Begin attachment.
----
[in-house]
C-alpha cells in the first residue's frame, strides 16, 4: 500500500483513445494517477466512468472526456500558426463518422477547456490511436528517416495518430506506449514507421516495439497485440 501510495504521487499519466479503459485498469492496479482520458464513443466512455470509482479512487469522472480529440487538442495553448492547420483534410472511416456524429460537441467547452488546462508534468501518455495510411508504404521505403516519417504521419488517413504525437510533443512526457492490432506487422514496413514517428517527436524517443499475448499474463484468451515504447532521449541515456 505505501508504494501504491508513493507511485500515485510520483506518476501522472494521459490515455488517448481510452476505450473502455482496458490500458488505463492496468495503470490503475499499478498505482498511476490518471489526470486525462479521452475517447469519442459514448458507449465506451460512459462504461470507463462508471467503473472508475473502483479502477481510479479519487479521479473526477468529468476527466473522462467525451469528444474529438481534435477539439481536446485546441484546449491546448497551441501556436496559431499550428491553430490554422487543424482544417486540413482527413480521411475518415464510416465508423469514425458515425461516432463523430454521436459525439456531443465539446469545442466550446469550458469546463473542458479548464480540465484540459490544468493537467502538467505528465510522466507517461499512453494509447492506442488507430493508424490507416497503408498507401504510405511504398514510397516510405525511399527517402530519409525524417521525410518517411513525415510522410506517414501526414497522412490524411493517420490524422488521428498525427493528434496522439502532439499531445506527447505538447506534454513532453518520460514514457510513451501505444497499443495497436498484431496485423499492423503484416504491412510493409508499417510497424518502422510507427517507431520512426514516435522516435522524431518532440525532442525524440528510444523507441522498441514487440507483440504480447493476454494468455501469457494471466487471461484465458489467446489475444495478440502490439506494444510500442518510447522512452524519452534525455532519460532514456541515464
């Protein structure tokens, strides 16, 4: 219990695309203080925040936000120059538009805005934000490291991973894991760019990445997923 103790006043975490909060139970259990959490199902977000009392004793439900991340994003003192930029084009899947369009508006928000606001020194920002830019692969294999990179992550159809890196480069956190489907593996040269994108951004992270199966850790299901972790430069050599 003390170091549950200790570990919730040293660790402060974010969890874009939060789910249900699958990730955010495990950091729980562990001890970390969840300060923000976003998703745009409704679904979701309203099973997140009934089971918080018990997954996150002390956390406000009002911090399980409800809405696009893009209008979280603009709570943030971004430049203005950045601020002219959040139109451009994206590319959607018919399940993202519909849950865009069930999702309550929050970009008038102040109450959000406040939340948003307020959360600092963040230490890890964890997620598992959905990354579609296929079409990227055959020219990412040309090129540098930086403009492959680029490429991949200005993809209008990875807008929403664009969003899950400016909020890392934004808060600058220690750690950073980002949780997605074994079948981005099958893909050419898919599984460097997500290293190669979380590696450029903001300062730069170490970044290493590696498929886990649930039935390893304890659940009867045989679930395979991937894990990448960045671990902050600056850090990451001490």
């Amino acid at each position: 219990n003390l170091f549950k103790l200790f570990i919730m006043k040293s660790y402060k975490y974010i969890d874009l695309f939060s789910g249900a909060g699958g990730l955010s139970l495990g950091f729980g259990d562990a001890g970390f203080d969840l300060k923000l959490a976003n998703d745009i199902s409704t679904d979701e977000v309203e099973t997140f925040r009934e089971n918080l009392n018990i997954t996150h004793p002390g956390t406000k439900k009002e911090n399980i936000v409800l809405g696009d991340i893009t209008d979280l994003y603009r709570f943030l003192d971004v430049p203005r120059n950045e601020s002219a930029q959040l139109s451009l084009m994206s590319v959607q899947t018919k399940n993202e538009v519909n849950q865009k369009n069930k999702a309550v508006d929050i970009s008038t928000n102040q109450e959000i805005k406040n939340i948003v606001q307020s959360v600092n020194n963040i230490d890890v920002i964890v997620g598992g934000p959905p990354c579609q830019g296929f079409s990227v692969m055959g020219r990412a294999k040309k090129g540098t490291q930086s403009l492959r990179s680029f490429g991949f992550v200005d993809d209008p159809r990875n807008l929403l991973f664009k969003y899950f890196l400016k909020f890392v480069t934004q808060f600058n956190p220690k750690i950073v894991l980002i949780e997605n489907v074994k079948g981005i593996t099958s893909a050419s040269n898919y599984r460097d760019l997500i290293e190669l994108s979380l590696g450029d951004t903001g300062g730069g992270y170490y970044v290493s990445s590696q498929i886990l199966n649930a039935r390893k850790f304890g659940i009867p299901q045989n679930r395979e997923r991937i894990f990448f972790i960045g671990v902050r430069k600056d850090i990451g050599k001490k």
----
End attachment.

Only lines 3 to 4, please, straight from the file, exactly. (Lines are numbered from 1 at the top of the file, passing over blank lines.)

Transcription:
């Protein structure tokens, strides 16, 4: 219990695309203080925040936000120059538009805005934000490291991973894991760019990445997923 103790006043975490909060139970259990959490199902977000009392004793439900991340994003003192930029084009899947369009508006928000606001020194920002830019692969294999990179992550159809890196480069956190489907593996040269994108951004992270199966850790299901972790430069050599 003390170091549950200790570990919730040293660790402060974010969890874009939060789910249900699958990730955010495990950091729980562990001890970390969840300060923000976003998703745009409704679904979701309203099973997140009934089971918080018990997954996150002390956390406000009002911090399980409800809405696009893009209008979280603009709570943030971004430049203005950045601020002219959040139109451009994206590319959607018919399940993202519909849950865009069930999702309550929050970009008038102040109450959000406040939340948003307020959360600092963040230490890890964890997620598992959905990354579609296929079409990227055959020219990412040309090129540098930086403009492959680029490429991949200005993809209008990875807008929403664009969003899950400016909020890392934004808060600058220690750690950073980002949780997605074994079948981005099958893909050419898919599984460097997500290293190669979380590696450029903001300062730069170490970044290493590696498929886990649930039935390893304890659940009867045989679930395979991937894990990448960045671990902050600056850090990451001490």
């Amino acid at each position: 219990n003390l170091f549950k103790l200790f570990i919730m006043k040293s660790y402060k975490y974010i969890d874009l695309f939060s789910g249900a909060g699958g990730l955010s139970l495990g950091f729980g259990d562990a001890g970390f203080d969840l300060k923000l959490a976003n998703d745009i199902s409704t679904d979701e977000v309203e099973t997140f925040r009934e089971n918080l009392n018990i997954t996150h004793p002390g956390t406000k439900k009002e911090n399980i936000v409800l809405g696009d991340i893009t209008d979280l994003y603009r709570f943030l003192d971004v430049p203005r120059n950045e601020s002219a930029q959040l139109s451009l084009m994206s590319v959607q899947t018919k399940n993202e538009v519909n849950q865009k369009n069930k999702a309550v508006d929050i970009s008038t928000n102040q109450e959000i805005k406040n939340i948003v606001q307020s959360v600092n020194n963040i230490d890890v920002i964890v997620g598992g934000p959905p990354c579609q830019g296929f079409s990227v692969m055959g020219r990412a294999k040309k090129g540098t490291q930086s403009l492959r990179s680029f490429g991949f992550v200005d993809d209008p159809r990875n807008l929403l991973f664009k969003y899950f890196l400016k909020f890392v480069t934004q808060f600058n956190p220690k750690i950073v894991l980002i949780e997605n489907v074994k079948g981005i593996t099958s893909a050419s040269n898919y599984r460097d760019l997500i290293e190669l994108s979380l590696g450029d951004t903001g300062g730069g992270y170490y970044v290493s990445s590696q498929i886990l199966n649930a039935r390893k850790f304890g659940i009867p299901q045989n679930r395979e997923r991937i894990f990448f972790i960045g671990v902050r430069k600056d850090i990451g050599k001490k």